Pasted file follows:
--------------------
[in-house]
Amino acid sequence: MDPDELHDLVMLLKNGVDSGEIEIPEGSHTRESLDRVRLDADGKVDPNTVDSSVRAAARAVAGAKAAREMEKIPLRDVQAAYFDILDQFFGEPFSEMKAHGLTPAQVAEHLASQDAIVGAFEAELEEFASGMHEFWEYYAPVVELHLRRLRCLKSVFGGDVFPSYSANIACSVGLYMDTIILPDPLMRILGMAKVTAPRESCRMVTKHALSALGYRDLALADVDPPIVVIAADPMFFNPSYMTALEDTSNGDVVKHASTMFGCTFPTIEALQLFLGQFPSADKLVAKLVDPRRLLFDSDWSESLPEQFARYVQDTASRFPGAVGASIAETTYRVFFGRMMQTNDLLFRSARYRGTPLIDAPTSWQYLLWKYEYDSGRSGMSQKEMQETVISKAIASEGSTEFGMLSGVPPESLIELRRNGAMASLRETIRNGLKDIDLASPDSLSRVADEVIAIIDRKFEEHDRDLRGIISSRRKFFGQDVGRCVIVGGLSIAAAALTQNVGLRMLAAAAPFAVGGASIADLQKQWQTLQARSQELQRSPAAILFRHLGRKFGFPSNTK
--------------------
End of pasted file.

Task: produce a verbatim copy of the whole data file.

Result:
[in-house]
Amino acid sequence: MDPDELHDLVMLLKNGVDSGEIEIPEGSHTRESLDRVRLDADGKVDPNTVDSSVRAAARAVAGAKAAREMEKIPLRDVQAAYFDILDQFFGEPFSEMKAHGLTPAQVAEHLASQDAIVGAFEAELEEFASGMHEFWEYYAPVVELHLRRLRCLKSVFGGDVFPSYSANIACSVGLYMDTIILPDPLMRILGMAKVTAPRESCRMVTKHALSALGYRDLALADVDPPIVVIAADPMFFNPSYMTALEDTSNGDVVKHASTMFGCTFPTIEALQLFLGQFPSADKLVAKLVDPRRLLFDSDWSESLPEQFARYVQDTASRFPGAVGASIAETTYRVFFGRMMQTNDLLFRSARYRGTPLIDAPTSWQYLLWKYEYDSGRSGMSQKEMQETVISKAIASEGSTEFGMLSGVPPESLIELRRNGAMASLRETIRNGLKDIDLASPDSLSRVADEVIAIIDRKFEEHDRDLRGIISSRRKFFGQDVGRCVIVGGLSIAAAALTQNVGLRMLAAAAPFAVGGASIADLQKQWQTLQARSQELQRSPAAILFRHLGRKFGFPSNTK